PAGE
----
Virtually everyone in Bellingham Theatre Guild’s upcoming production of “Monty Python’s Spamalot” is a diehard fan of the British comedic farce. Which is why they auditioned.
“Spamalot” opens Friday, Sept. 25, at the guild’s playhouse, 1600 H St., and runs through Oct. 11.
Brian Francis plays Arthur, King of the Britons, whom he describes as “lord and ruler of all of England and Scotland and even tiny little bits of Gaul.”
“How can one NOT be a Monty Python fan?,” he asks, facetiously.
“Firstly,” says Francis, “Python, Monty, Ltd. is responsible for some of the most significant societal satire of the 20th century.”
This is British farce with music, says Francis, with many of the cast members tickled by the humor as they watch other scenes from the wings.
For the uninitiated, the musical comedy is adapted from the 1975 film “Monty Python and the Holy Grail.” A bit of trivia: playwright Eric Idle, one of the show’s creators, says the title comes from a line in the movie which goes: “we eat ham, and jam and Spam a lot.”
Steve Guntli, the editor of the Northern Light newspaper in Blaine, he plays Sir Robin.
“Robin is one of Arthur’s Knights of the Round Table,” Guntli says, “but he has no interest in fighting or conquering and is actually a huge coward. He only joined the army in the first place because he’d heard it was all dressing up and dancing.”
Jeffrey Stiglitz plays Patsy, who Stiglitz calls “the backbone of the play, the arch support, as he is the one who keeps Arthur going when the tide turns against him. He is the Tenzing Norgay to Edmund Hillary.”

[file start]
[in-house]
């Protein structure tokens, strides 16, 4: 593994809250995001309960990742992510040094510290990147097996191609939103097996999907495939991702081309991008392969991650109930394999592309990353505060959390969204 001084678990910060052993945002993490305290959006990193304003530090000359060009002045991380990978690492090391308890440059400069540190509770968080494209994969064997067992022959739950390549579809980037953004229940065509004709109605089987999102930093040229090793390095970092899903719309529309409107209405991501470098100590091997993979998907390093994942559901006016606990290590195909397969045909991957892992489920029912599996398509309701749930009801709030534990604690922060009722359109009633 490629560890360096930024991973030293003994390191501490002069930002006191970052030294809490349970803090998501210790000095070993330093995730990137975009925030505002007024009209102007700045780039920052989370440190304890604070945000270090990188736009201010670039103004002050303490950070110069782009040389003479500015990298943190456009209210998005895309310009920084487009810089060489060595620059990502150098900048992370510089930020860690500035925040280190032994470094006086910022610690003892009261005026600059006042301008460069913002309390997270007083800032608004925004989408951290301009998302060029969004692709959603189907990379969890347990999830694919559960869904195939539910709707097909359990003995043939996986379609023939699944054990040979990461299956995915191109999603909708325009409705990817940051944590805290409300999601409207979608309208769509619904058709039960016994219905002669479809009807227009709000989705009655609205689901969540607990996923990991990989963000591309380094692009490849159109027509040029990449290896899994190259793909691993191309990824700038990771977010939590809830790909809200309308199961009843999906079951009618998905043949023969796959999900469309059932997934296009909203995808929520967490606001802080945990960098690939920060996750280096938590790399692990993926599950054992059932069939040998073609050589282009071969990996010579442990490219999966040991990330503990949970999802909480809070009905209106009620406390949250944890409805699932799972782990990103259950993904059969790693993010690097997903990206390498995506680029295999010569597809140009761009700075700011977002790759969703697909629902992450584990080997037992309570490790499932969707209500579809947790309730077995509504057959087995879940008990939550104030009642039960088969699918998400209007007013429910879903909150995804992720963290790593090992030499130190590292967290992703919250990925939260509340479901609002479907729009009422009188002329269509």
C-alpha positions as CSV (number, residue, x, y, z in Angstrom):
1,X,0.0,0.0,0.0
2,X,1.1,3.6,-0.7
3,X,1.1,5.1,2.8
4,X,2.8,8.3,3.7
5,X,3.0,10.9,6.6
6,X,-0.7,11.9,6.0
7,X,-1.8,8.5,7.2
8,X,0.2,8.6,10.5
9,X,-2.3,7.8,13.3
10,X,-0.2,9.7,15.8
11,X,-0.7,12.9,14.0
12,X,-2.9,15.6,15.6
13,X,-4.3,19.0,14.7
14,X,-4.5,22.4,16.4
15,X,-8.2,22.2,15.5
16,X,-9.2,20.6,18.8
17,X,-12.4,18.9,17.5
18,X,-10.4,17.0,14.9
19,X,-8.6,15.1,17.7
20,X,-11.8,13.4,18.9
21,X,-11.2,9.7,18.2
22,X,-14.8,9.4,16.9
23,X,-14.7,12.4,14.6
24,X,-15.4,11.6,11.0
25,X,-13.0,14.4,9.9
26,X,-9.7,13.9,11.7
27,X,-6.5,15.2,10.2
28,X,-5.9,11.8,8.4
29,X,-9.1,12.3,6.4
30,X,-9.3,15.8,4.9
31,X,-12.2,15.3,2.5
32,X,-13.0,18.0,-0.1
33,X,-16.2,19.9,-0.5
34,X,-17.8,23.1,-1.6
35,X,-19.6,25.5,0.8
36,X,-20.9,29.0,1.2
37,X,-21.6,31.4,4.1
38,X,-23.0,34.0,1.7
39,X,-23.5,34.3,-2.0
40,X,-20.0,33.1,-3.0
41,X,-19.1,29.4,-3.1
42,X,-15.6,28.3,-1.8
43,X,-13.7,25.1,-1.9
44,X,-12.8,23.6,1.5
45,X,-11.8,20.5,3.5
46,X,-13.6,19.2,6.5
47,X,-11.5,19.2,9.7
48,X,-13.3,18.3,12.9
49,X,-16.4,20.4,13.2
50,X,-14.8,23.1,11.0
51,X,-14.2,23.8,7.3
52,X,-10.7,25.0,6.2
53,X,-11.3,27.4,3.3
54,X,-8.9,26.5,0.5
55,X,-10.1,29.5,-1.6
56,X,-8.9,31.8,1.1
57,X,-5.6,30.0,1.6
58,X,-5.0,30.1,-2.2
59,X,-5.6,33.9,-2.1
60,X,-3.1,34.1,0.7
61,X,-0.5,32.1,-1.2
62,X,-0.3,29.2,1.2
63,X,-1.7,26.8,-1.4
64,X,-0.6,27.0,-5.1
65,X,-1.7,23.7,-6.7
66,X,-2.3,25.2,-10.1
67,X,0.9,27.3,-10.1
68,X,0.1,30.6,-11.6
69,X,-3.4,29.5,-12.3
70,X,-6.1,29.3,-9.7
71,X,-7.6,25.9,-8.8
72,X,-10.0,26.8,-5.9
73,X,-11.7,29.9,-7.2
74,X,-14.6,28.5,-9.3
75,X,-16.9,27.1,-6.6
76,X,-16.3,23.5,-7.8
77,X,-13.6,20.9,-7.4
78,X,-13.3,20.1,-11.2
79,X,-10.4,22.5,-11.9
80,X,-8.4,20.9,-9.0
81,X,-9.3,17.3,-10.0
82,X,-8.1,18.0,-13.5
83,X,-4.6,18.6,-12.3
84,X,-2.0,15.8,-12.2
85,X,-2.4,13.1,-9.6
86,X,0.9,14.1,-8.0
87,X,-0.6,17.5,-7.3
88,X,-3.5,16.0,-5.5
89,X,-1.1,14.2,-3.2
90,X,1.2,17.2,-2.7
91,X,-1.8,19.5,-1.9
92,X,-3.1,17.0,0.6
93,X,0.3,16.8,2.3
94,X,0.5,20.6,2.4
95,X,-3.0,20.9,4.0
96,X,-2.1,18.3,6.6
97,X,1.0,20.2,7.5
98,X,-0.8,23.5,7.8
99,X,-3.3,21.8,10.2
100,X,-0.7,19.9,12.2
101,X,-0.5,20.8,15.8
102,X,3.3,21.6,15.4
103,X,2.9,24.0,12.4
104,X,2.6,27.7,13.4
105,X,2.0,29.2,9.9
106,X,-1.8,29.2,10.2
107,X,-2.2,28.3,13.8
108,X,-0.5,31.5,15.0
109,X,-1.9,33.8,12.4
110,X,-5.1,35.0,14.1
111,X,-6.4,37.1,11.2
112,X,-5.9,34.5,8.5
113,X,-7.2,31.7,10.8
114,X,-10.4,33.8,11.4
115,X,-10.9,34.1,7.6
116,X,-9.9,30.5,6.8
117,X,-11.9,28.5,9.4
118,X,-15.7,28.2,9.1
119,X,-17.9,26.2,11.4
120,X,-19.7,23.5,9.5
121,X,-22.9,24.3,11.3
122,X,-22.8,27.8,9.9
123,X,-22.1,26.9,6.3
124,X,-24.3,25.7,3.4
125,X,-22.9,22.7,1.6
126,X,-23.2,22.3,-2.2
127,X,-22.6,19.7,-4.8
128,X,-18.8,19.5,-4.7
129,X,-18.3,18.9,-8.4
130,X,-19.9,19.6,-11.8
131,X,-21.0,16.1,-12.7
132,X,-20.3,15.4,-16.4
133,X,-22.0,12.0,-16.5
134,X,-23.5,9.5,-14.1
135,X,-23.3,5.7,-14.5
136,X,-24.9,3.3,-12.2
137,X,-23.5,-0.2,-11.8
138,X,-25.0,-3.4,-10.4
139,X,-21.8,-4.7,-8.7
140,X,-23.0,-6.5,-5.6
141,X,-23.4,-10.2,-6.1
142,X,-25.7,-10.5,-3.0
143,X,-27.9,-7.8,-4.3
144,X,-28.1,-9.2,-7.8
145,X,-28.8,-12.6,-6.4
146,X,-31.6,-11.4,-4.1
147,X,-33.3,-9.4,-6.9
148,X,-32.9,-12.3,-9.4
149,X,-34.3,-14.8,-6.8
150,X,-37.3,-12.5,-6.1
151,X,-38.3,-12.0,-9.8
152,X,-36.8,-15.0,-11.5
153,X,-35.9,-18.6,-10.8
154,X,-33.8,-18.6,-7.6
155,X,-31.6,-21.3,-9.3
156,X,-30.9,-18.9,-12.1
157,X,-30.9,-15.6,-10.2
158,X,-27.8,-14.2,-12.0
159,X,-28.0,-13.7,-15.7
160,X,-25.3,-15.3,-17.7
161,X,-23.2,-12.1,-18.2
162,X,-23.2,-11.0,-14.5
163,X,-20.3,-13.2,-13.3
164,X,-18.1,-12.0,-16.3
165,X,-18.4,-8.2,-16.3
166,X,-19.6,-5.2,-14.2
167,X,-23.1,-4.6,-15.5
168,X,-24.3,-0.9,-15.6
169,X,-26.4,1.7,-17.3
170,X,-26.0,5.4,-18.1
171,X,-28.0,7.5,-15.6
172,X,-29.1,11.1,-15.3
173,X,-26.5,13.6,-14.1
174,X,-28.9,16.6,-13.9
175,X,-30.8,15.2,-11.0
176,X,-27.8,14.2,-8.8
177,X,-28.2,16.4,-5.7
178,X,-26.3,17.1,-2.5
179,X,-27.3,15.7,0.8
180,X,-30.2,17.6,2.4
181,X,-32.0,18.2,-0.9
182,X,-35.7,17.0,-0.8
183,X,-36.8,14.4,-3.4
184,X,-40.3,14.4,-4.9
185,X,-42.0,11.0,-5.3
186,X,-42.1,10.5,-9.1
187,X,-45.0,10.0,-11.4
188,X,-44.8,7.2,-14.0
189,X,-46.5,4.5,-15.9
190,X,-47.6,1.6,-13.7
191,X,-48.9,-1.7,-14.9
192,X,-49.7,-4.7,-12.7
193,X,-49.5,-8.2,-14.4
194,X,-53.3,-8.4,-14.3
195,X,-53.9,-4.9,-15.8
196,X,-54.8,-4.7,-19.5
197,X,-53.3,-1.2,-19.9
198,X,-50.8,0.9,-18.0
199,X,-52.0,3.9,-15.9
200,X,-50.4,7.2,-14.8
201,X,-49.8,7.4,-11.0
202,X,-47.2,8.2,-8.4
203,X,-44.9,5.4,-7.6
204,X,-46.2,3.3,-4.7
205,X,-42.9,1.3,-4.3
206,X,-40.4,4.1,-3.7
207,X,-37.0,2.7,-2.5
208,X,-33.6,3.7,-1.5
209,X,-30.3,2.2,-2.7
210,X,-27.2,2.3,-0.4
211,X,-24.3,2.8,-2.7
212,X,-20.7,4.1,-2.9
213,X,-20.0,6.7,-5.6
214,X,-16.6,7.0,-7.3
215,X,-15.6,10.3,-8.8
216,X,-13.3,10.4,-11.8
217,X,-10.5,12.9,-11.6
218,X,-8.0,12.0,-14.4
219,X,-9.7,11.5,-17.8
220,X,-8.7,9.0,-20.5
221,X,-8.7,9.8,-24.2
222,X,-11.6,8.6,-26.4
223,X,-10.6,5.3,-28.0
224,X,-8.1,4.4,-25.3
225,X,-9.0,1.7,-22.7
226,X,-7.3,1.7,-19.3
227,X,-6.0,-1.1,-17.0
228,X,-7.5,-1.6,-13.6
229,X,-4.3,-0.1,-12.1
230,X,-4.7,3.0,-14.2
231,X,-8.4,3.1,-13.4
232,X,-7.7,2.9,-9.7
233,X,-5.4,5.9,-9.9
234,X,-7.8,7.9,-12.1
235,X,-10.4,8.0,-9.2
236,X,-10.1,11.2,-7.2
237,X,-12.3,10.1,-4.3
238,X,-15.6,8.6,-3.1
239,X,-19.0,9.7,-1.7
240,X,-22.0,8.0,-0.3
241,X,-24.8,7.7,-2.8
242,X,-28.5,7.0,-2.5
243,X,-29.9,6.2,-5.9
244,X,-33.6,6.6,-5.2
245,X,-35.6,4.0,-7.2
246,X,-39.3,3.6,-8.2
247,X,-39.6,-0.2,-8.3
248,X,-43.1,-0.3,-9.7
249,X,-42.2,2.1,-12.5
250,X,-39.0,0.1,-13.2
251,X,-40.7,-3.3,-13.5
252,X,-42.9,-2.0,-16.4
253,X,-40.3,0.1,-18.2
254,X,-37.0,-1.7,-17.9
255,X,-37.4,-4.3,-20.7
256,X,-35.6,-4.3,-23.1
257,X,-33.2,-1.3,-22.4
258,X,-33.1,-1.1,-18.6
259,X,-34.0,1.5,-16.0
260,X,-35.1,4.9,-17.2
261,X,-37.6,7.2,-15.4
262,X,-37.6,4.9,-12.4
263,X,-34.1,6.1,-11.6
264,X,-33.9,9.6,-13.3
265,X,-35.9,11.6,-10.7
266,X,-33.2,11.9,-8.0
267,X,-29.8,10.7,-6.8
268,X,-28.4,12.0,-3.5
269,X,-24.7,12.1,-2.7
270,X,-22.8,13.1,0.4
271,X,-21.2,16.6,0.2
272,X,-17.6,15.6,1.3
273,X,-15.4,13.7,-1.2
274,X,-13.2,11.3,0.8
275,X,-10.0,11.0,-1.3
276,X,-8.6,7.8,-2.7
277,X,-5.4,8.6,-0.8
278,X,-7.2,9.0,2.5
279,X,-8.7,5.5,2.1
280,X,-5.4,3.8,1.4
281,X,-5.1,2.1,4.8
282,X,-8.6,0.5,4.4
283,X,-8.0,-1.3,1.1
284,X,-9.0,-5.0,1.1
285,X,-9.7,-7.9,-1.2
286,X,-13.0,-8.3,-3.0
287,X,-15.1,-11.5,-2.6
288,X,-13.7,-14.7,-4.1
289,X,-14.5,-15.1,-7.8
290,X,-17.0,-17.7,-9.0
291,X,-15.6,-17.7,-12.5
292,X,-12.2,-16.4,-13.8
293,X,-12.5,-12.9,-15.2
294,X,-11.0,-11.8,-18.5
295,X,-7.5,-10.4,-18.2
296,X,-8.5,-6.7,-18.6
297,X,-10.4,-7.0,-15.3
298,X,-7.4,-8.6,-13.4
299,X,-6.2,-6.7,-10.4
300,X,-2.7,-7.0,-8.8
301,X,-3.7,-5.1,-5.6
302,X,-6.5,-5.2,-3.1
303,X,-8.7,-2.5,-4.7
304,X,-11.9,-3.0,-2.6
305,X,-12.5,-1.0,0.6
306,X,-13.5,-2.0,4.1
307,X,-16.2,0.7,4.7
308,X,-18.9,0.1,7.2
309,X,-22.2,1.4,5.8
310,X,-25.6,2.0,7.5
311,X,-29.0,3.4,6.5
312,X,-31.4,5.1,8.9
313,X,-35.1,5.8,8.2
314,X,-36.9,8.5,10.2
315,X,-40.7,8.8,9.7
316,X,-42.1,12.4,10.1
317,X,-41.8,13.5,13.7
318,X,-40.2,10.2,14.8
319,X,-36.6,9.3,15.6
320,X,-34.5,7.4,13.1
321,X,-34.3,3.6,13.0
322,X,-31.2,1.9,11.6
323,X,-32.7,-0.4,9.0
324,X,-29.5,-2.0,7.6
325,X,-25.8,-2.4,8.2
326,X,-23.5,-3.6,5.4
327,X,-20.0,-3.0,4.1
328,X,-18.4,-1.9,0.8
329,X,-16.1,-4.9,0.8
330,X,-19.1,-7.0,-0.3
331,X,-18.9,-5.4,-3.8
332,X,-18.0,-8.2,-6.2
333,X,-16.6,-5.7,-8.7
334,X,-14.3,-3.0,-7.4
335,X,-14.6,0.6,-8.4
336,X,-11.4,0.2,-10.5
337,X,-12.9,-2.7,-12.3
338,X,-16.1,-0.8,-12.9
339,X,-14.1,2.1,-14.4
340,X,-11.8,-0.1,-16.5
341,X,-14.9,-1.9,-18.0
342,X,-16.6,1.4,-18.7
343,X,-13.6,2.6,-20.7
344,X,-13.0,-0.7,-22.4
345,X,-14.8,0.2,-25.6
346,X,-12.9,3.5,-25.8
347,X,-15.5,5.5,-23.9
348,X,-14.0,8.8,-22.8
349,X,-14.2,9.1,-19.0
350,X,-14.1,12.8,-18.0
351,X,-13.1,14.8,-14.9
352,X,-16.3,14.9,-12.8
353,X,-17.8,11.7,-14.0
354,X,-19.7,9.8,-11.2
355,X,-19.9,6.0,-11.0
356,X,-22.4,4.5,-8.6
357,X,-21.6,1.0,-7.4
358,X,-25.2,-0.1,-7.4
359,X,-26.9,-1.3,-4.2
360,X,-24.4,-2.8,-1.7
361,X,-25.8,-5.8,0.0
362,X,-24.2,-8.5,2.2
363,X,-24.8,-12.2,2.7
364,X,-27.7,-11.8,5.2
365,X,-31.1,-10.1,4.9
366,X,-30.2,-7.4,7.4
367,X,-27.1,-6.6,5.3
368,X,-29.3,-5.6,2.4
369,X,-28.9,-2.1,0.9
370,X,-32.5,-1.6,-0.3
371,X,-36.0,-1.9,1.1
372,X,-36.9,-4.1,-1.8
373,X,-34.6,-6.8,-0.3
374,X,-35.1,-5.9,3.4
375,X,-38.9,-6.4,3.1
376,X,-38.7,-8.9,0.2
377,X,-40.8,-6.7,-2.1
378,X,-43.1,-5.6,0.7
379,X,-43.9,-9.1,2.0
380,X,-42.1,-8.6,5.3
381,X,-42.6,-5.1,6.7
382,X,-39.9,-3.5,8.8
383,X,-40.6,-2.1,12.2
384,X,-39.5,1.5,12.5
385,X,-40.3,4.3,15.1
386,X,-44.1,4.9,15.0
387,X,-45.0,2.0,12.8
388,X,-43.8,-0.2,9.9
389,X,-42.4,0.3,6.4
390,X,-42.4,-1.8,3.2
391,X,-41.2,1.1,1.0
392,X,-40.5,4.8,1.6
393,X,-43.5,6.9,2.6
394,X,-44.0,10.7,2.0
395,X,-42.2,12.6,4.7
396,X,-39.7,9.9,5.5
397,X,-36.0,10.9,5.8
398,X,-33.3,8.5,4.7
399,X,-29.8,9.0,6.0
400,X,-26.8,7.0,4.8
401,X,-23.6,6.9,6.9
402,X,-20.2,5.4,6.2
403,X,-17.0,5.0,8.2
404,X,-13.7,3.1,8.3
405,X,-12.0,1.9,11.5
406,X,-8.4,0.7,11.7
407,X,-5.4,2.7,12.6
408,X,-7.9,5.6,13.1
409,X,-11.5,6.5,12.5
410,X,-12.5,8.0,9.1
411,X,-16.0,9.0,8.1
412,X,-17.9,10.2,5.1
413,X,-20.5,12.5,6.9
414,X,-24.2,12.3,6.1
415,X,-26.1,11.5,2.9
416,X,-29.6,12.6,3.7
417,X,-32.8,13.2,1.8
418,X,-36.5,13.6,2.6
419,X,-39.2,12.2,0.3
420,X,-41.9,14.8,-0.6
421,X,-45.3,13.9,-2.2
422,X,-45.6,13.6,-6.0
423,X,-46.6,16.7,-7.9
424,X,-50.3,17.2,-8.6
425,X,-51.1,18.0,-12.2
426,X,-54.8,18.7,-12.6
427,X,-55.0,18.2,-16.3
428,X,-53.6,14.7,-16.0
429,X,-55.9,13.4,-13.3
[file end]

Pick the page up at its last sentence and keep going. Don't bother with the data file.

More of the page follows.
“He is the leading man in a regular man’s clothes,” Stiglitz says. “And he owns the only coconuts in England.”
Deborah Manley is the production’s musical director — the wicked witch with the pointy white stick, she calls herself — who says she’s “responsible for making a group of rugged individuals — the actors — sound like a coherent group.
The cast, she says, is made up of “multitalented people, people who can sing and dance, often at the same time.”
Alycia Hendrickson is “the “watery tart;” the Lady of the Lake, a part she describes as “a guiding role for King Arthur who occasionally comes on the stage and belts her little heart out with some sage wisdom — or just plain fun — and leaves everyone in the wake of her wonder.”
The Lady of the Lake is also a bit of a diva, Hendrickson says. She admits that ever since she saw the show on Broadway more than 10 years ago, she has been singing the “diva” songs, such as “The Song That Goes Like This” and “Whatever Happened to My Part?”
Here’s how each of these people summarize the show.
Guntli: “A group of idiots try to find the Holy Grail, singing songs and dancing in the meantime.”
Stiglitz: “It is a silly place, a magical place, a place of music and dancing.”
Francis: “Wacky king rides an invisible horse through 10th-century England, gathering a bunch of knights together, and seeks and finds the Holy Grail and marries the Lady of the Lake, all to music.”
Manley: “A bunch of British knights, prancing ’round in wooly tights. King Arthur’s men join his quest for the Holy Grail, which is different for everyone.”
Hendrickson: “I think there’s some knights, a quest, French taunters, a flying cow, a killer bunny, a shrubbery, and some lovely dancing and even better singing! Also, swordplay, some even better singing, and a wedding.”
“Monty Python’s Spamalot”
When: Opens 7:30 p.m. Friday, Sept. 25, and continues Thursdays though Saturdays, and 2 p.m. Sundays, through Oct. 11
Where: Bellingham Theatre Guild, 1600 H St.